LANGKAWI: The Government will investigate Opposition Leader Datuk Seri Abdul Hadi Awang's trip to attend a meeting of Islamic radicals in Makassar, Indonesia, two years ago.
Dr Mahathir said the Government knew many PAS members had joined Islamic militant or extremist groups.
The Prime Minister was commenting on a statement that the presence of Abdul Hadi, who is also Terengganu Mentri Besar, at the meeting gave the impression that PAS was linked to militant activities.
Dr Mahathir hoped Abdul Hadi had no ties with criminal activities allegedly committed by certain people who attended the meeting.
Dr Mahathir was speaking to reporters after visiting the RM46mil cable car project here.
The Star reported on Friday that Abdul Hadi had met a group of Islamic radicals in Makassar.
Those who attended the meeting included Abubakar Ba’asyir, the detained head of the Jemaah Islamiah, which has links to al-Qaeda, and Agus Dwikarna, who led the militant Laskar Jundullah.
Agus, who is serving a 17-year jail term in the Philippines for illegal possession of explosives and suspected involvement in bombings in Manila and Jakarta, admitted he had come to Malaysia in 2000 to invite Abdul Hadi to attend the meeting.
Agus, who was secretary-general of Majlis Mujahidin Indonesia, had also attended a meeting of Rabitul Mujahidin (RAM) near the International Islamic University in Petaling Jaya.
Those present at the RAM meeting included KMM leader Nik Adli Nik Aziz, son of Kelantan Mentri Besar Datuk Nik Aziz Nik Mat, and Hambali (also known as Riduan Isamuddin, the mastermind of JI and al-Qaeda’s operations leader in Southeast Asia), and Abubakar.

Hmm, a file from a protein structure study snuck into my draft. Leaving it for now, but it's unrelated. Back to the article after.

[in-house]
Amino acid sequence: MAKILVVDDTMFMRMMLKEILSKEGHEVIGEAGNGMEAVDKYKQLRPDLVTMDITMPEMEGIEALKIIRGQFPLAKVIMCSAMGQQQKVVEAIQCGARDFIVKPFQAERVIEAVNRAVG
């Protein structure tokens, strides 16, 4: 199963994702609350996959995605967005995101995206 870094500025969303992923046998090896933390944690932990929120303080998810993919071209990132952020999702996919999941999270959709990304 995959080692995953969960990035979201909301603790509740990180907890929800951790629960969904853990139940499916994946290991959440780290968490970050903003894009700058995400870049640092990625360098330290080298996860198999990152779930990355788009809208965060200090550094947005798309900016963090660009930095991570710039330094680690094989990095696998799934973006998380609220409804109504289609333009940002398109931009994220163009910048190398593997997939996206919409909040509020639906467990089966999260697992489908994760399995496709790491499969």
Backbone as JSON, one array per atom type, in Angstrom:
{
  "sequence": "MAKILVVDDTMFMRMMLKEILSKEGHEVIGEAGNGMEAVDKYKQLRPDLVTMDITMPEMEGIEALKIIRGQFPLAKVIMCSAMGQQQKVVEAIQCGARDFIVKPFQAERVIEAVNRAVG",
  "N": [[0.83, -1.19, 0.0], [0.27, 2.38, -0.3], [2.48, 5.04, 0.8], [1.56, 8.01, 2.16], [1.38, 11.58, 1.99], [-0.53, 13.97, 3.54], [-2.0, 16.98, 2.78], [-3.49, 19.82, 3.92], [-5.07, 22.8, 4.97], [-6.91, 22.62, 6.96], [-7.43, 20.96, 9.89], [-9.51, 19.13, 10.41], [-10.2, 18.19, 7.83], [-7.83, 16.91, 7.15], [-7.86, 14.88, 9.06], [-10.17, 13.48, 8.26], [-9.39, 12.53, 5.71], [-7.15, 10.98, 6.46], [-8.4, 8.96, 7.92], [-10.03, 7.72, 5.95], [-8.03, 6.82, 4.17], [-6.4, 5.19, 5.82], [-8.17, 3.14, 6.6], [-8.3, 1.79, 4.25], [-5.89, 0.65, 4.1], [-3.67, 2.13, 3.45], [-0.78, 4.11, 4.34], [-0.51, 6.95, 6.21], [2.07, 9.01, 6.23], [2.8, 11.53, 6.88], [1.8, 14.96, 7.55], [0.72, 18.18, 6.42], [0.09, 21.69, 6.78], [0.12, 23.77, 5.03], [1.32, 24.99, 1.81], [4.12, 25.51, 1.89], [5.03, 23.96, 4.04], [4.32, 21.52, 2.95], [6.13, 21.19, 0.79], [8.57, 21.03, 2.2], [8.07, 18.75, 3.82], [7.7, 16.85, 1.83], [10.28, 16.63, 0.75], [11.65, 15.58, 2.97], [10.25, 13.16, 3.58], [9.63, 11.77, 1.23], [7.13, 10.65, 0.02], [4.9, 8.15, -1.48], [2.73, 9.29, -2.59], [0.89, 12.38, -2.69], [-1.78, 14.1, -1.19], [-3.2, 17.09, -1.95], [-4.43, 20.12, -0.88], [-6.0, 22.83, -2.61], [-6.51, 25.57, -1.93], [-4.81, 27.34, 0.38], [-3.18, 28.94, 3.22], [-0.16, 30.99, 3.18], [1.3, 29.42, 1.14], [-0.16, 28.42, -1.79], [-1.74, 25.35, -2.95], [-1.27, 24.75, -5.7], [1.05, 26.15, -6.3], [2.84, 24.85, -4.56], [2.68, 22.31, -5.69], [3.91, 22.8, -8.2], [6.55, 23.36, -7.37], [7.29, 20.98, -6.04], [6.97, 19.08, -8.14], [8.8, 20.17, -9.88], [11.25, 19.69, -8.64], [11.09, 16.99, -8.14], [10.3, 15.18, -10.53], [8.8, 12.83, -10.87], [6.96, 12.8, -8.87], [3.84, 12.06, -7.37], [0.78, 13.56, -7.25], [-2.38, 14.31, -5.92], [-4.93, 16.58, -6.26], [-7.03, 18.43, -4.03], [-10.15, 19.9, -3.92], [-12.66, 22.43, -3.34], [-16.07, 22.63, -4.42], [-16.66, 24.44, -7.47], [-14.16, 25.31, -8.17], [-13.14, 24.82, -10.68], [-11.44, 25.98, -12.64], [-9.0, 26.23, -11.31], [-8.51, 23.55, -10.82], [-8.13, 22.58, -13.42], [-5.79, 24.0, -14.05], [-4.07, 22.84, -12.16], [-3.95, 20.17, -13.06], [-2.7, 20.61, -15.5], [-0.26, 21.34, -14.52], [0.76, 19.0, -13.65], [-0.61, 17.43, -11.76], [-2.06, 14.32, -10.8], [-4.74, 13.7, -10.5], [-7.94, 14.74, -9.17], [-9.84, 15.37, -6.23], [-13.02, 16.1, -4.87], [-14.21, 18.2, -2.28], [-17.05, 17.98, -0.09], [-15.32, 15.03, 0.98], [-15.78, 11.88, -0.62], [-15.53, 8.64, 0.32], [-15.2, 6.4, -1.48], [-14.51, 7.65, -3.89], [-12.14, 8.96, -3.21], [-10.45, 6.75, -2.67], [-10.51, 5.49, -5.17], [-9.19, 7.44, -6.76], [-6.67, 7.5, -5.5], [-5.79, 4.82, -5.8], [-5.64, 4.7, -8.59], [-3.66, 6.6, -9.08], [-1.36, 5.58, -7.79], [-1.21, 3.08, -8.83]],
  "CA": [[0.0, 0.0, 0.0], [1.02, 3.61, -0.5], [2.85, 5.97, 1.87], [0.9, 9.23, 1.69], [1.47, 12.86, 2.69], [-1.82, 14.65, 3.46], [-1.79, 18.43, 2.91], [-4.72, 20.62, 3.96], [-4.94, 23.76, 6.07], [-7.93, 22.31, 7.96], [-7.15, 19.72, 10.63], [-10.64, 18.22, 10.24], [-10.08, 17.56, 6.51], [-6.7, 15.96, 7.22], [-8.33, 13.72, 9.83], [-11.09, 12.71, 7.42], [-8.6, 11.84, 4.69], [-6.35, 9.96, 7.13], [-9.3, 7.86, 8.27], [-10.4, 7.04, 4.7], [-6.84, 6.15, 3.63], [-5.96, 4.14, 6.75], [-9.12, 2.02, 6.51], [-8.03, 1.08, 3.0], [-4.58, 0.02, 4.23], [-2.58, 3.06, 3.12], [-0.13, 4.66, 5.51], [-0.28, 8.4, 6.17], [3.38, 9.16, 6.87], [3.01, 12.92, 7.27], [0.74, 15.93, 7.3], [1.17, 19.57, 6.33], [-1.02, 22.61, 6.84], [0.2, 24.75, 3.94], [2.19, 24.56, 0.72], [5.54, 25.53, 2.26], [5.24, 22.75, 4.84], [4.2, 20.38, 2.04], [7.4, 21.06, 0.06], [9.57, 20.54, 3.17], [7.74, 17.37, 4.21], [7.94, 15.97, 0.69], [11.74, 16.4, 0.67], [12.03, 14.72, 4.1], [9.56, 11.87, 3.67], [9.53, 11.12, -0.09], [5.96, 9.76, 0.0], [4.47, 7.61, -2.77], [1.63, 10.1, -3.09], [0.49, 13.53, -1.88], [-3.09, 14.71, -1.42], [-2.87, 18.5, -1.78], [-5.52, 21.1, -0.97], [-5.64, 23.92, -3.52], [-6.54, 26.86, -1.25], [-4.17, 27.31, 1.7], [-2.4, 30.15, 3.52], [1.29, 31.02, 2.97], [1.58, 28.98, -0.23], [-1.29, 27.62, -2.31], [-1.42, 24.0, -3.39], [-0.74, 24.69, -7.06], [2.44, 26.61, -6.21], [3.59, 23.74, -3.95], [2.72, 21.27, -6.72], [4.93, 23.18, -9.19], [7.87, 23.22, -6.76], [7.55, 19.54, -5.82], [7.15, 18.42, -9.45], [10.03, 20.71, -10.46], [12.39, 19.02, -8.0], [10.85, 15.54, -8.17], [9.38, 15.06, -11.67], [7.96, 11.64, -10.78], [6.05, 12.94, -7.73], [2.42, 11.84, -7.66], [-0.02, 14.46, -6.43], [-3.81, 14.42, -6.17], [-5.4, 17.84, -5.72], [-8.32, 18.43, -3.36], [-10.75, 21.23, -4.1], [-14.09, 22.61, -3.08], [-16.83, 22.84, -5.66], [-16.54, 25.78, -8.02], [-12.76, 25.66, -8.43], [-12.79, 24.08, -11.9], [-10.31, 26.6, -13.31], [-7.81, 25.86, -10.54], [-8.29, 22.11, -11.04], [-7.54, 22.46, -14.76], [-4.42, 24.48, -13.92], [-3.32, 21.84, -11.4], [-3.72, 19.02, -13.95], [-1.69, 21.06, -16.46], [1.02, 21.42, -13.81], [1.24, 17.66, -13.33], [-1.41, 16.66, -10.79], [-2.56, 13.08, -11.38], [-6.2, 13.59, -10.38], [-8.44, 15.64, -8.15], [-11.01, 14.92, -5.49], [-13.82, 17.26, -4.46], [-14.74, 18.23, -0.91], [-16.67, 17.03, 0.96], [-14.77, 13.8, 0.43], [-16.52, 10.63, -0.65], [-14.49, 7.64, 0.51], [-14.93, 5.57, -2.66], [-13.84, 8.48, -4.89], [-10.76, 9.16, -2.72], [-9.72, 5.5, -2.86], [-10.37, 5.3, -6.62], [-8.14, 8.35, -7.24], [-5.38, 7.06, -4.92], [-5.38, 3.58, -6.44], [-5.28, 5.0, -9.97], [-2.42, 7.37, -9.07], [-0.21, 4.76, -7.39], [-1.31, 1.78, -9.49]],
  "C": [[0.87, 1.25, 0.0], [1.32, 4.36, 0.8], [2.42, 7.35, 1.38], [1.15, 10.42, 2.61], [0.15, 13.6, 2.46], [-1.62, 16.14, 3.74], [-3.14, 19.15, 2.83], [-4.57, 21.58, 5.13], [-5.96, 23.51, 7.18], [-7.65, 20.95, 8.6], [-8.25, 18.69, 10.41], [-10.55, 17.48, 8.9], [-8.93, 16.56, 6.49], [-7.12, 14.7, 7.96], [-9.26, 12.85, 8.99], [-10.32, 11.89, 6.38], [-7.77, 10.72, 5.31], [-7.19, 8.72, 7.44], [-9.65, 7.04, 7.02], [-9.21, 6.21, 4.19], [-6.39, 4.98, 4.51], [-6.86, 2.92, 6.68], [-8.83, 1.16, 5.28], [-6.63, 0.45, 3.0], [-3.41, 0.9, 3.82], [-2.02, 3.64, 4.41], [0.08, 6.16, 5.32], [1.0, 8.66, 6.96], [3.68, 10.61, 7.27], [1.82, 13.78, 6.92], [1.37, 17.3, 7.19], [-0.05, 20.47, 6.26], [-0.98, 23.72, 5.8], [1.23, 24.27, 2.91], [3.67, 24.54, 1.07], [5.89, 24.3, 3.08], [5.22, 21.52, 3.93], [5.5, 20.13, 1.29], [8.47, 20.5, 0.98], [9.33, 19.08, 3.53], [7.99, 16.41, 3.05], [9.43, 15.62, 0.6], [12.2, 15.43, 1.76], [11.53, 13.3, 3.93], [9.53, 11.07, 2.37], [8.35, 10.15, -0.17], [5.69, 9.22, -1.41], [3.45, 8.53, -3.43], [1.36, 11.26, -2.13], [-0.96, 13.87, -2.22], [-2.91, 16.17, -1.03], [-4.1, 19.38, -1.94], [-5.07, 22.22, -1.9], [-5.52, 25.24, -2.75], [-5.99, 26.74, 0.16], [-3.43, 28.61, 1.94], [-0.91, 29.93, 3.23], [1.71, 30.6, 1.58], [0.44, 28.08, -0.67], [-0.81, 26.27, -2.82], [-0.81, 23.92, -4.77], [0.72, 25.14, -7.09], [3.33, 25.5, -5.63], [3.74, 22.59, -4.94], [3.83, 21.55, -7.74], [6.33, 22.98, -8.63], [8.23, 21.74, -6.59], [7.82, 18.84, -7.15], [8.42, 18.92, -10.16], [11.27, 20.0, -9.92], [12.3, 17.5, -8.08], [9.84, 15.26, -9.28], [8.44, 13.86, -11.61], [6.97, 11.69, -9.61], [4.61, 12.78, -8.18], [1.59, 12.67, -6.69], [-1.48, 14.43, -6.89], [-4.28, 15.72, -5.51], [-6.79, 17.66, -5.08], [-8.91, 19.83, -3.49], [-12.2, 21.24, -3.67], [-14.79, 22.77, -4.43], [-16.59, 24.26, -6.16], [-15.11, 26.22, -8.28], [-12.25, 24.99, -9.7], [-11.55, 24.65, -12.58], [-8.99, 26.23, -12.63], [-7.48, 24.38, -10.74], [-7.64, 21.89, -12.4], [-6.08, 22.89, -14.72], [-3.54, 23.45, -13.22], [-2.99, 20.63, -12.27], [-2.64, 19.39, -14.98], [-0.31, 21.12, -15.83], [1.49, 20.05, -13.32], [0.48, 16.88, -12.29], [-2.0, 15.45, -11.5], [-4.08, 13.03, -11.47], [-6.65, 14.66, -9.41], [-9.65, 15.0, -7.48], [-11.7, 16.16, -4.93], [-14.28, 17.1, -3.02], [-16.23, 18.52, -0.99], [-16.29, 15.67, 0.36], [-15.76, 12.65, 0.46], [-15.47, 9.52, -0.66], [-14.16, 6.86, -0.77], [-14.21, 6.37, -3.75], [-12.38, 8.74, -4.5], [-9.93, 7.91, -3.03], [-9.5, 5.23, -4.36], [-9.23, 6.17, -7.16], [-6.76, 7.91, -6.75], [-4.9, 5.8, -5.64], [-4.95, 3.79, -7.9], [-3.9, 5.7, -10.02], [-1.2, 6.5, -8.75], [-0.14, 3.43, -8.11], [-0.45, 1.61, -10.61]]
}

Abdul Hadi claimed he was invited by University Hassanuddin and several NGOs to give a talk at the meeting held in conjunction with the amendment of Indonesia’s constitution to provide autonomous powers to its provinces including Sulawesi.
He also claimed that academicians and Indonesian politicians including Deputy Speaker M. Fatwa attended the meeting.
In Kuala Lumpur, Deputy Prime Minister Datuk Seri Abdullah Badawi said the Home Ministry would seek Abdul Hadi's co-operation on the report.
“If we need further information, I hope he will co-operate,” he said after attending the tahlil prayers to mark the late Tunku Abdul Rahman’s 100th birthday at Masjid Negara yesterday.
In Kuantan, Umno vice-president Datuk Seri Najib Tun Razak said Abdul Hadi must be prepared for investigations.
He said the PAS leader’s presence raised many questions and this included suspicions of being involved in activities that could harm national security.
“As a leader, he is duty-bound to explain what transpired at that meeting.
“He also has to explain whether he agreed to the use of violence by certain radical Islamic groups,” Najib said after the presentation of Colours by Sultan of Pahang Sultan Haji Ahmad Shah Sultan Abu Bakar to the Royal Air Force College and five squadrons.
In Petaling Jaya, the MCA Youth urged the police to question Abdul Hadi.
Its International Affairs Bureau chief, Fam Lee Ee, said police should find out his relationship with the Islamic radicals, including Abubakar and Agus.
In Kota Baru, Deputy Information Minister Datuk Zainudin Maidin said PAS had always been under the influence of foreign elements since its inception.
He said PAS had been a tool to the country’s enemy in the post-independence era when the party wanted to make Malaysia a part of Indonesia.
The Islamic Revolution during the Ayatollah Khomeini era in Iran had also influenced the party, he said.